“Yes! It would be my pleasure to fulfill your [possibly unreasonable] request.”

The idea of building a business through great customer service is not selective. It does not discriminate, devalue customers’ opinion or take away their options.

The dining survey and commentary organization, Zagat, now owned by your friends at Google, recently published “The 10 Most Controversial Restaurant Policies.”

No substitutions” was one of them. Split charges were not singled out, but should have been. Denial of a customer’s request to split charges is a symptom of the same problem as denial of a customer’s request for menu substitutions.

Do you realize that right now, Amazon is planning to actually lose money on every Kindle Fire tablet they sell? Why? That’s how important the long-term value of a customer is.

Restaurants often lose sight of the fact that they are building customer relationships. Instead, they suffer from a focus on the yield from each table on each shift. Since they count their tips every shift, that’s how some servers think. There is a reason only a few servers become successful business owners. Restaurant owners can unwittingly allow that attitude to creep into their thinking as well. In the short term, the restaurant is selling a $10 or $20 lunch, or a $20, $50, or $100 dinner. But what they are really doing is enrolling a guest who will come back time and time again. If the guest becomes a regular, and spreads the word, he or she could be responsible for generating thousands or even tens of thousands of dollars at the high end.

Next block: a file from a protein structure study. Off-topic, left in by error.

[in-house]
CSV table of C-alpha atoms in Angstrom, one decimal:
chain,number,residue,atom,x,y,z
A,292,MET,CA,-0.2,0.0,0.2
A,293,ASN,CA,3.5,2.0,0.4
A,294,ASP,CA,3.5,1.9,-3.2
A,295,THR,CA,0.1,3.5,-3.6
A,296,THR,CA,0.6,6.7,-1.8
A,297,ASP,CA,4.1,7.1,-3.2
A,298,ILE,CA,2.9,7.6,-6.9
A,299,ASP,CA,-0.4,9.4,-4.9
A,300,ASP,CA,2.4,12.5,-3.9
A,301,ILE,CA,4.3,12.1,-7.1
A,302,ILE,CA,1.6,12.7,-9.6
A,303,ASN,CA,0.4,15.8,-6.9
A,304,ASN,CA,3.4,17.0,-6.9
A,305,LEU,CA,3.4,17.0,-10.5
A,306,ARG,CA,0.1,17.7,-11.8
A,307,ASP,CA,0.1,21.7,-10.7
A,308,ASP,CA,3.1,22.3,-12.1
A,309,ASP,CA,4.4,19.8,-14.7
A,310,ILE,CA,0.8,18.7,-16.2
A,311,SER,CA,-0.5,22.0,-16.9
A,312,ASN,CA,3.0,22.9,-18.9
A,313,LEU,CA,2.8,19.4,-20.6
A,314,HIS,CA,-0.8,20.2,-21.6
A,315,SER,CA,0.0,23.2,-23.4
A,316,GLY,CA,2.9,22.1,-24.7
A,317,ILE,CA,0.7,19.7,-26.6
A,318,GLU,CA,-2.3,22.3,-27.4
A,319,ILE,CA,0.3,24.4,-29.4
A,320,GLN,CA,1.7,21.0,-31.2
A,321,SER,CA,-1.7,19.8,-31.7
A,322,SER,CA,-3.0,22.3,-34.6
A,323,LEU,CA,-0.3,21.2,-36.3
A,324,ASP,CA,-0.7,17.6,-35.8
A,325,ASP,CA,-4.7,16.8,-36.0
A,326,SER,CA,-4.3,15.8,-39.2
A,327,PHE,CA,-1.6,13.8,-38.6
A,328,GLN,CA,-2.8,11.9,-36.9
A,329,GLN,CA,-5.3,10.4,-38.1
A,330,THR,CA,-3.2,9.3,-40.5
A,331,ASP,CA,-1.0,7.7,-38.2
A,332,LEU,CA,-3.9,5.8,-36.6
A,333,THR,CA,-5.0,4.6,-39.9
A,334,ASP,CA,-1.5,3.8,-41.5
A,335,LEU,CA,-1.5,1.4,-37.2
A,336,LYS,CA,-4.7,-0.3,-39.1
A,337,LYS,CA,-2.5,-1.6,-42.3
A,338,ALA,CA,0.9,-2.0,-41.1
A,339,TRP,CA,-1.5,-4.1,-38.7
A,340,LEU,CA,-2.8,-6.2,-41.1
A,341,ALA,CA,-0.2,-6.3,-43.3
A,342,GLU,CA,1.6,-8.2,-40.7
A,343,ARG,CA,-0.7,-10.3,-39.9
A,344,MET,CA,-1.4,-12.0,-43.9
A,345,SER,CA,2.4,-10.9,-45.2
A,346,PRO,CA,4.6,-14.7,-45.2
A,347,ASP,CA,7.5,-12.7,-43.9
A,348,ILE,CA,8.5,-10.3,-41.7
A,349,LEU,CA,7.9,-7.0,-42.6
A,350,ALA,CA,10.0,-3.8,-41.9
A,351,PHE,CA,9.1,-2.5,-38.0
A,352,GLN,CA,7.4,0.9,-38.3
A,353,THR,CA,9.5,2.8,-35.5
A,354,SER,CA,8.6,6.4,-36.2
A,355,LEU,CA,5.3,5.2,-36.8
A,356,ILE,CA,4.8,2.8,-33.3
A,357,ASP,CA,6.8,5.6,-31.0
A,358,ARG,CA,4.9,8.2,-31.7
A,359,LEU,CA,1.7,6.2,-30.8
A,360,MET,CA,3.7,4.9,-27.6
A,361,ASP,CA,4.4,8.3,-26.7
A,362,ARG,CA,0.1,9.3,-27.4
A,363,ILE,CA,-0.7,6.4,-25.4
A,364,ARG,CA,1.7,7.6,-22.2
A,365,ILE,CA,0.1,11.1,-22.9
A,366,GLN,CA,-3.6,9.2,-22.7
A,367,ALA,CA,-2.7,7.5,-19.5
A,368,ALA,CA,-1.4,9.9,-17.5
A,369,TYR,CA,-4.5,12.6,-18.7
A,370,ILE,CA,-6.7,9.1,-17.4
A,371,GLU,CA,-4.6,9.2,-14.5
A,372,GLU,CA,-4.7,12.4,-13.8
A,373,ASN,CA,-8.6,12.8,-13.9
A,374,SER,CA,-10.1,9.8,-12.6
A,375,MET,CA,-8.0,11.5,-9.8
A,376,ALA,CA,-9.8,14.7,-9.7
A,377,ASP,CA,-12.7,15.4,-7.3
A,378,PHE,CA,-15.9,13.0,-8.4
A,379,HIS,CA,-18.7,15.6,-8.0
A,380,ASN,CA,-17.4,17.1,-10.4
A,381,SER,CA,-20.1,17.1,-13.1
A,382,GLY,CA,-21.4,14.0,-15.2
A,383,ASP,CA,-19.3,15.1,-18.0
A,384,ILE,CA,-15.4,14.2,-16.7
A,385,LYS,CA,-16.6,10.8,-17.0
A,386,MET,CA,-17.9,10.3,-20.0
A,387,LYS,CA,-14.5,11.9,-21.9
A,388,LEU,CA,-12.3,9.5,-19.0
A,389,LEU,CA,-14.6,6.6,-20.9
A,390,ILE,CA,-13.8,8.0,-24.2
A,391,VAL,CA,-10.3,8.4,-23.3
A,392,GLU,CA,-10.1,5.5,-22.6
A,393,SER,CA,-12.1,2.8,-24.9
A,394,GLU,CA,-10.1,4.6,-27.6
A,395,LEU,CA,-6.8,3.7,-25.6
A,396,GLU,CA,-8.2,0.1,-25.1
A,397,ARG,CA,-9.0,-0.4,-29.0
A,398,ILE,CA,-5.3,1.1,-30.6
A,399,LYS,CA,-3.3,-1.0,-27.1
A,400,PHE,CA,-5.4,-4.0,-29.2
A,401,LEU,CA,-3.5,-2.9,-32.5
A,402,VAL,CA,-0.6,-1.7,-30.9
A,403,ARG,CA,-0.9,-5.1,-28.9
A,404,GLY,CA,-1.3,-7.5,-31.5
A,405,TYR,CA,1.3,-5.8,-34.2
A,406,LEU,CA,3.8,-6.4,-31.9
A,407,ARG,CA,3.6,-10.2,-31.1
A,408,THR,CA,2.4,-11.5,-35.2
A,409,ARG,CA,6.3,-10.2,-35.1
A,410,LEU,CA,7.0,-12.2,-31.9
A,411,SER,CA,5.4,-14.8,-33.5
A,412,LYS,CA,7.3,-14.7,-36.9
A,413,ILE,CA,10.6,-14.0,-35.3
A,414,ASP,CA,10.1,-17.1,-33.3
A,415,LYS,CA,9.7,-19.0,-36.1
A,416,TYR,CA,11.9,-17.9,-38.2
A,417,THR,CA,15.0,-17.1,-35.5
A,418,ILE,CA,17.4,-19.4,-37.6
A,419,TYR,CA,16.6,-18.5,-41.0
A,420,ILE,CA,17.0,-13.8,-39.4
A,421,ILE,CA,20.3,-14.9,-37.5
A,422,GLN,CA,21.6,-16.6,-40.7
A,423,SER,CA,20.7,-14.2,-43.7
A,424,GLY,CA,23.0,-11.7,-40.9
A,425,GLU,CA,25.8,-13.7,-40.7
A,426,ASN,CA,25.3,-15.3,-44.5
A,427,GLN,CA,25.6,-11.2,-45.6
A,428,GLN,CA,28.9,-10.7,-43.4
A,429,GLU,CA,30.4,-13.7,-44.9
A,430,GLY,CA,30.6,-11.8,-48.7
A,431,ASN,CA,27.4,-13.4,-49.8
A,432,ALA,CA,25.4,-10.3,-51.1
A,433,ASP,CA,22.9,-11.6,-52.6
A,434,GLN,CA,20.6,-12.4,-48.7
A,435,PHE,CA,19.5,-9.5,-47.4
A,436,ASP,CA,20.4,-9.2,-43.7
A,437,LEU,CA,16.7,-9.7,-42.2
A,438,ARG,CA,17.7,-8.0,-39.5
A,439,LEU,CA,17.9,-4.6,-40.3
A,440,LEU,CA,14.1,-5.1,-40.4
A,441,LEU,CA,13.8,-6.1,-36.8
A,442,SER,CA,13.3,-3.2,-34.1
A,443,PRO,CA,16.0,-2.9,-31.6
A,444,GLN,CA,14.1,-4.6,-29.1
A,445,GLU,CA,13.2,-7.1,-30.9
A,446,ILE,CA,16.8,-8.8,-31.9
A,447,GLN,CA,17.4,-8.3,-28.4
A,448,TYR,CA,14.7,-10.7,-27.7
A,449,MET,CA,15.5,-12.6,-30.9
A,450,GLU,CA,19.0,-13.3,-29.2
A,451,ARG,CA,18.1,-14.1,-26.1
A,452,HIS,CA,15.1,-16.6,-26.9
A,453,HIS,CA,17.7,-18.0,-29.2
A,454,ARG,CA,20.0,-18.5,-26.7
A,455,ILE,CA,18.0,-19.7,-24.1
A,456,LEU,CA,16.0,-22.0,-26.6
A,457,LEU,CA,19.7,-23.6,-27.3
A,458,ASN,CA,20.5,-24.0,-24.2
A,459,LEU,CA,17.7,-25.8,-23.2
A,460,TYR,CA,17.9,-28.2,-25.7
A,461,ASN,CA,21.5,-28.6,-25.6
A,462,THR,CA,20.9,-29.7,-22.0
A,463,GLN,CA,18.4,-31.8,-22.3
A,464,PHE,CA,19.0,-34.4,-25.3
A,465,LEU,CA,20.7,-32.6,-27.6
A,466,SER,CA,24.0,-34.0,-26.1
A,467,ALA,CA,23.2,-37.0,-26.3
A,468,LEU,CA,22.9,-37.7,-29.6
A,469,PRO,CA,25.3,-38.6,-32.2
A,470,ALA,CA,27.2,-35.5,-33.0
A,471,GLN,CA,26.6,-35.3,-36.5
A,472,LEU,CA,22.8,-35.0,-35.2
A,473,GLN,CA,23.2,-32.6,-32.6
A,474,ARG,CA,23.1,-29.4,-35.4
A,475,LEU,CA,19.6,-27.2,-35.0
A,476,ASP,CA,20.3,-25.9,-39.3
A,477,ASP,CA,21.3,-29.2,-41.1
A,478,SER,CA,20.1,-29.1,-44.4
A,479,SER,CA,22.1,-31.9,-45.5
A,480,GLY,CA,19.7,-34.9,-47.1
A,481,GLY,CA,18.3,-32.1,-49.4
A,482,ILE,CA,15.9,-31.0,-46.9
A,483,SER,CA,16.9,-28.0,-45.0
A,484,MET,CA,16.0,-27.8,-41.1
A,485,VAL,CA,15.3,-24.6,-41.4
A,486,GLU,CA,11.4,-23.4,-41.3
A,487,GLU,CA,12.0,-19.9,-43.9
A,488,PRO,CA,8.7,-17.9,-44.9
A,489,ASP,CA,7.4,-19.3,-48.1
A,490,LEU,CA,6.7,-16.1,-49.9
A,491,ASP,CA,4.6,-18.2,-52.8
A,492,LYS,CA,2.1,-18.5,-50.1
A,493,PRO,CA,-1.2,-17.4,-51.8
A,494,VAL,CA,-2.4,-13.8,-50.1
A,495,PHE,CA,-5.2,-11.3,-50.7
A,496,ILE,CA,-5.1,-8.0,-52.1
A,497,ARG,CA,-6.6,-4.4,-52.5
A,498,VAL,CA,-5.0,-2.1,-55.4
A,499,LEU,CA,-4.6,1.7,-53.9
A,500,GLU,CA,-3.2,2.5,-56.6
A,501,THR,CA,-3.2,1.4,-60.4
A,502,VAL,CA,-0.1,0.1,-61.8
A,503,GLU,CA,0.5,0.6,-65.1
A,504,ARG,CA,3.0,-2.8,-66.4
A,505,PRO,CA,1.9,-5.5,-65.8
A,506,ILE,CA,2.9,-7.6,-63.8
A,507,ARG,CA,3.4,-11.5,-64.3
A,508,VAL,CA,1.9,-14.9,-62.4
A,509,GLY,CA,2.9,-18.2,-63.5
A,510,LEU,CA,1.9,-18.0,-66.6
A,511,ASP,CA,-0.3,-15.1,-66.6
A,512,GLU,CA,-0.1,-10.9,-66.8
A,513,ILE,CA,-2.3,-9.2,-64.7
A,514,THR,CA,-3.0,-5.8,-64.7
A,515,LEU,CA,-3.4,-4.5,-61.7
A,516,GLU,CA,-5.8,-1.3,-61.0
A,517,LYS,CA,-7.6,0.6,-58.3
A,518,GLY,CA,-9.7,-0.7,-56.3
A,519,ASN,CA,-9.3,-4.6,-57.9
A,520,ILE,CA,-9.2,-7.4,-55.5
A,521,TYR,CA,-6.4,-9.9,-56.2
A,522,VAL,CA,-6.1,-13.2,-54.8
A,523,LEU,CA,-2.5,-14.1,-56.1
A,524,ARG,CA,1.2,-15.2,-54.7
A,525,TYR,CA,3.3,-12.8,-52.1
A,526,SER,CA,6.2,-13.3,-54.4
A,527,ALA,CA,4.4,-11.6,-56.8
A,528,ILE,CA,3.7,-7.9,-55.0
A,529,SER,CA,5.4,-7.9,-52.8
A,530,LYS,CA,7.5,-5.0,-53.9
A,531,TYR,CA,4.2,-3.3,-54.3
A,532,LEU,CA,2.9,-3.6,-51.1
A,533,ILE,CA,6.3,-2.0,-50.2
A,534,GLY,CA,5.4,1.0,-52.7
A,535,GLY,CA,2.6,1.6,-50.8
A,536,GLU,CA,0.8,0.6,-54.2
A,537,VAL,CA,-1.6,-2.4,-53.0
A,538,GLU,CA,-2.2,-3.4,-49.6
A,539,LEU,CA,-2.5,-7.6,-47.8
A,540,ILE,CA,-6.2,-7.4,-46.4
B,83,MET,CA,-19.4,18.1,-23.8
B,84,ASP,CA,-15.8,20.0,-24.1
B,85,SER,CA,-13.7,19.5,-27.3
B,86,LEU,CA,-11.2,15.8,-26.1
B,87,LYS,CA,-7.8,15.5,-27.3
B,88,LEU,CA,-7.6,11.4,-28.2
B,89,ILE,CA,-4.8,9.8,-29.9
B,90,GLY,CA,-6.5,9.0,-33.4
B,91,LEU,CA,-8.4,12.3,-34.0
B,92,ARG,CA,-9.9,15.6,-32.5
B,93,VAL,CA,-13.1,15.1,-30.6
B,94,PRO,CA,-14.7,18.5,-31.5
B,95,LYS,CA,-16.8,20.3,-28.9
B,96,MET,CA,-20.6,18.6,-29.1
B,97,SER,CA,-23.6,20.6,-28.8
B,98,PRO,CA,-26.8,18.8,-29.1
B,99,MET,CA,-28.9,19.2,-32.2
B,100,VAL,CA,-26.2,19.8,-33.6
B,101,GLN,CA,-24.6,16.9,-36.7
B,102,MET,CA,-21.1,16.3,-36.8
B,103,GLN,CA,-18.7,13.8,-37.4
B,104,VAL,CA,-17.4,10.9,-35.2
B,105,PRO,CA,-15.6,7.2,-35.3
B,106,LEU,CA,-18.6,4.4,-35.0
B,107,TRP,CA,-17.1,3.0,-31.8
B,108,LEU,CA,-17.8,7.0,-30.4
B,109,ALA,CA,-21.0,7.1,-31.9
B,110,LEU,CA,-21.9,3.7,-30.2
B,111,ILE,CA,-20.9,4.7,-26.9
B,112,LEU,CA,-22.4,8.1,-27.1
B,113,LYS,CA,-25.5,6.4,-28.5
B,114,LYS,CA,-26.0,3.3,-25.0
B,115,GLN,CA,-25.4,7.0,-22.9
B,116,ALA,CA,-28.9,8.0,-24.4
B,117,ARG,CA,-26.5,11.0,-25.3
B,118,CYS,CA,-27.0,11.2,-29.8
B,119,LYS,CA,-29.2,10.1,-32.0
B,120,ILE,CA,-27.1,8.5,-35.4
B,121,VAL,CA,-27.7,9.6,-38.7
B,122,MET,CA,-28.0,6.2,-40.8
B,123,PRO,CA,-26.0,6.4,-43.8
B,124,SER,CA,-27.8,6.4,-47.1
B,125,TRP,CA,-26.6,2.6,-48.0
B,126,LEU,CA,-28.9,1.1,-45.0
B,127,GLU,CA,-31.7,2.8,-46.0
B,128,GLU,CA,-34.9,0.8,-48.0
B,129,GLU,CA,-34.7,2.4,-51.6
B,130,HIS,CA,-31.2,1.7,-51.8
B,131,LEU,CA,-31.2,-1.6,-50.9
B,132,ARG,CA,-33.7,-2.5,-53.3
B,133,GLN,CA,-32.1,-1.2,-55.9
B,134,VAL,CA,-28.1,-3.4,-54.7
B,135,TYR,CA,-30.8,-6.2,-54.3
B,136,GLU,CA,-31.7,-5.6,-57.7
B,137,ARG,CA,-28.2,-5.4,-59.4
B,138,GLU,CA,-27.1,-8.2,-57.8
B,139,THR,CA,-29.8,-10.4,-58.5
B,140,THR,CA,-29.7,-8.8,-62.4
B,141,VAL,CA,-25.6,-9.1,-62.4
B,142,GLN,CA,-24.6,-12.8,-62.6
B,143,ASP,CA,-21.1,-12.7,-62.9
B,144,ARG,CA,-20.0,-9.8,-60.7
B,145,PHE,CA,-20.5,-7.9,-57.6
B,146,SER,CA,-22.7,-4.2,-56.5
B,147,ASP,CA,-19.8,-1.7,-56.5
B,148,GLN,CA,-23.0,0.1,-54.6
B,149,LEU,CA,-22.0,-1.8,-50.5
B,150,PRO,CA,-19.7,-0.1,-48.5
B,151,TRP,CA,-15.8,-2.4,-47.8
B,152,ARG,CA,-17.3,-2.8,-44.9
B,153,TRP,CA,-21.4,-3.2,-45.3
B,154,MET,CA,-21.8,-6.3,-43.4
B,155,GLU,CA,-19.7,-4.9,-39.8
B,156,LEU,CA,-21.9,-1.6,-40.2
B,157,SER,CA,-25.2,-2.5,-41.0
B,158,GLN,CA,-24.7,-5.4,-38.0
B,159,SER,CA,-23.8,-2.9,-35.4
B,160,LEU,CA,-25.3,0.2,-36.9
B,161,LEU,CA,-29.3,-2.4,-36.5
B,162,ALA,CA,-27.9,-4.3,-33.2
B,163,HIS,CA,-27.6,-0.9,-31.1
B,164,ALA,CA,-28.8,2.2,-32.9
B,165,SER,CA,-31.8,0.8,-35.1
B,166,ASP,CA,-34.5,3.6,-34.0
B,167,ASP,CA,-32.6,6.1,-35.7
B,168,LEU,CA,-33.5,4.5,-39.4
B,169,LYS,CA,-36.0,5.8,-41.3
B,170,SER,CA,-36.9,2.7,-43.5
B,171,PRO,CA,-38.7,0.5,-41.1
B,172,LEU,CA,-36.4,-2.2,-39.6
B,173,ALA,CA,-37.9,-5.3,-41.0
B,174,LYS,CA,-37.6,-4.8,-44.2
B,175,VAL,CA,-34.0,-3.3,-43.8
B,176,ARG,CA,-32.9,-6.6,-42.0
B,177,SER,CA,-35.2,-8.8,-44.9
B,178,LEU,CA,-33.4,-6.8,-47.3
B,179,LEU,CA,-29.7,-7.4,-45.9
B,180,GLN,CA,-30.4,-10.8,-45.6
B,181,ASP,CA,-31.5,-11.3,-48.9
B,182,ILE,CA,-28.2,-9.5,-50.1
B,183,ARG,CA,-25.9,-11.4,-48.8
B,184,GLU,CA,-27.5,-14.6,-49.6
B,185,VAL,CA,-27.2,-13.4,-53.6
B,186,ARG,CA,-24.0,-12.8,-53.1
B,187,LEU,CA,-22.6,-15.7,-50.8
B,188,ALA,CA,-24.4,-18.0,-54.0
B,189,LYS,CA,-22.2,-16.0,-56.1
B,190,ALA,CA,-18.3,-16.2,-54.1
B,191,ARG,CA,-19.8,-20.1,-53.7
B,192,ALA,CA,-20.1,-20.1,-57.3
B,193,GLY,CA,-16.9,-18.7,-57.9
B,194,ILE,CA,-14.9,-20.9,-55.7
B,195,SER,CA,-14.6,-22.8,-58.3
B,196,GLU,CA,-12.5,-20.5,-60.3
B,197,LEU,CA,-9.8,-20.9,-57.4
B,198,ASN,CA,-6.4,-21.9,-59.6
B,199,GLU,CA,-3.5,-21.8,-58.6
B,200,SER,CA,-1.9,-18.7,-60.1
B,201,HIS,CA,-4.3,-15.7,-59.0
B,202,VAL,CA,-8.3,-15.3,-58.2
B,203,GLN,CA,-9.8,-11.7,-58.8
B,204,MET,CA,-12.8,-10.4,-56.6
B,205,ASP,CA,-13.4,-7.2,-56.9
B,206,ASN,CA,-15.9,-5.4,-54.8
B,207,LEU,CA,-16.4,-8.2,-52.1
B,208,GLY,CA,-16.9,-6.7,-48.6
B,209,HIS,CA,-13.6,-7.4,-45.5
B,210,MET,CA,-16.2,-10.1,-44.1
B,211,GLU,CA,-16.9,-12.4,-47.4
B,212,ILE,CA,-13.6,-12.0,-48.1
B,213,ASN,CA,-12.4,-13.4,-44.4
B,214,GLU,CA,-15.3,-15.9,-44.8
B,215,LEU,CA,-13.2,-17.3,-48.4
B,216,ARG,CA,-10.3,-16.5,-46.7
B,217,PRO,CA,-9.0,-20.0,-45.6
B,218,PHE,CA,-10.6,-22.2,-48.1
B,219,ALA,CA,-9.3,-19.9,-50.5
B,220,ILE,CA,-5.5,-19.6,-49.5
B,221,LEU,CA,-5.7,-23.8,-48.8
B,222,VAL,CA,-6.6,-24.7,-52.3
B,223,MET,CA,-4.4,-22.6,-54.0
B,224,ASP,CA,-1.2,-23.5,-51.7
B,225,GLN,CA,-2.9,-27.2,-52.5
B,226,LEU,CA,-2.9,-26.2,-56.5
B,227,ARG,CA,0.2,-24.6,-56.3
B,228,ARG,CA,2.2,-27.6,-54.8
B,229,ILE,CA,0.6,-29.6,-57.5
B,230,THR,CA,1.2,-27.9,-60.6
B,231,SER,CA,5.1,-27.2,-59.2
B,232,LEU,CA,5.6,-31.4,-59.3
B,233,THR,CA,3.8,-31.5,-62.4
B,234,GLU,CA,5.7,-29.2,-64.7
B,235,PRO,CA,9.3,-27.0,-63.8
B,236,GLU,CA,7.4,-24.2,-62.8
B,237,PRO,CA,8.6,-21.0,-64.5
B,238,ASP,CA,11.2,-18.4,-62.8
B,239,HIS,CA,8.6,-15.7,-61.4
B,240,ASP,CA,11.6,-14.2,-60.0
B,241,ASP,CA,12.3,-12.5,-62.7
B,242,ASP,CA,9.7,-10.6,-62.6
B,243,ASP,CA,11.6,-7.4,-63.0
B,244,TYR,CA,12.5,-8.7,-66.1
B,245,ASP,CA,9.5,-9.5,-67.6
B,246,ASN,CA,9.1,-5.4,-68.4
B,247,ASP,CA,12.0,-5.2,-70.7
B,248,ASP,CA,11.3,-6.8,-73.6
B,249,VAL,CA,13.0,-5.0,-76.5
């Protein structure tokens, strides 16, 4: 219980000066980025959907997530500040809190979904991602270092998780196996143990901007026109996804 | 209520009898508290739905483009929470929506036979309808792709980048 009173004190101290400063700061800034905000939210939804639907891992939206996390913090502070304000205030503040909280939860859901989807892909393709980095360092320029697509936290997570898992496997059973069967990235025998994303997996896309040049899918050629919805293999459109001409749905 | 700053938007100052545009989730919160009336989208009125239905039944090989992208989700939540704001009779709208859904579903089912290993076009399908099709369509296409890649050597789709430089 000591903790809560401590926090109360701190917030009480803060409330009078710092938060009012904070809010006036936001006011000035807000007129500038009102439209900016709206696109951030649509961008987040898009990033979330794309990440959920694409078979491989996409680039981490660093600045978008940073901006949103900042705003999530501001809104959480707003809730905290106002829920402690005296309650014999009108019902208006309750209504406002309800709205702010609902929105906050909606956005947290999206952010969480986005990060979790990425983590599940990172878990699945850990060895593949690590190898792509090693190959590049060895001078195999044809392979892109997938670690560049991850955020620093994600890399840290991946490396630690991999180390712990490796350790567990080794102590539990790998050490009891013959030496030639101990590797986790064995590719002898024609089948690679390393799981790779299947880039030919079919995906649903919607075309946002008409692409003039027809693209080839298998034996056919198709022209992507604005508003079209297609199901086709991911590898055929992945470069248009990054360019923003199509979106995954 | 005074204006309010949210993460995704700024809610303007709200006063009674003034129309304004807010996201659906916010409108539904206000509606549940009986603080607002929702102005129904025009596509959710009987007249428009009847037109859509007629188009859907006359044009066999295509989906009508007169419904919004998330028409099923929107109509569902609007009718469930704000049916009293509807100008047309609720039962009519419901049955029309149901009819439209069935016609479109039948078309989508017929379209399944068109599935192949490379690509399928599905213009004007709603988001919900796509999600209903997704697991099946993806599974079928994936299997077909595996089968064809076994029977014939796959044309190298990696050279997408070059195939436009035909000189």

Saying “no” at the table to someone you wish to enroll as a regular customer is not a sound strategy. The Four Seasons is known for unparalleled customer service. What do they say when a guest wants something? I can guarantee you they never say “no,” even if they cannot grant the request. More on that in the future.

Adam Jones is one of the best guest-relations people and dining-room presence people I have ever known. We are proud that he also happens to be the owner of one of our client companies, Grace, in Fort Worth, Texas. Before opening the restaurant a few years ago, he demonstrated these principles in his staff training. It was a joy to watch. Adam explained that tonight’s guest who wants the fish sauce on their steak, and wants to split a salad and entrée with their friend, is a guest who still deserves stellar treatment. When a guest gets the kind of treatment that exceeds their expectations, it’s possible that they will come in next week to order a $400 bottle of wine and the highest-dollar steaks on the menu.

That kind of thinking tells you why no-substitution and no split-charge policies are controversial, and why they should be eliminated in restaurants. There are similar policies in many different areas of business that are counterproductive in the same way. We invite you to post your comments and experiences on this blog. We look forward to continuing a dialogue about how all businesses can learn from the hospitality industry.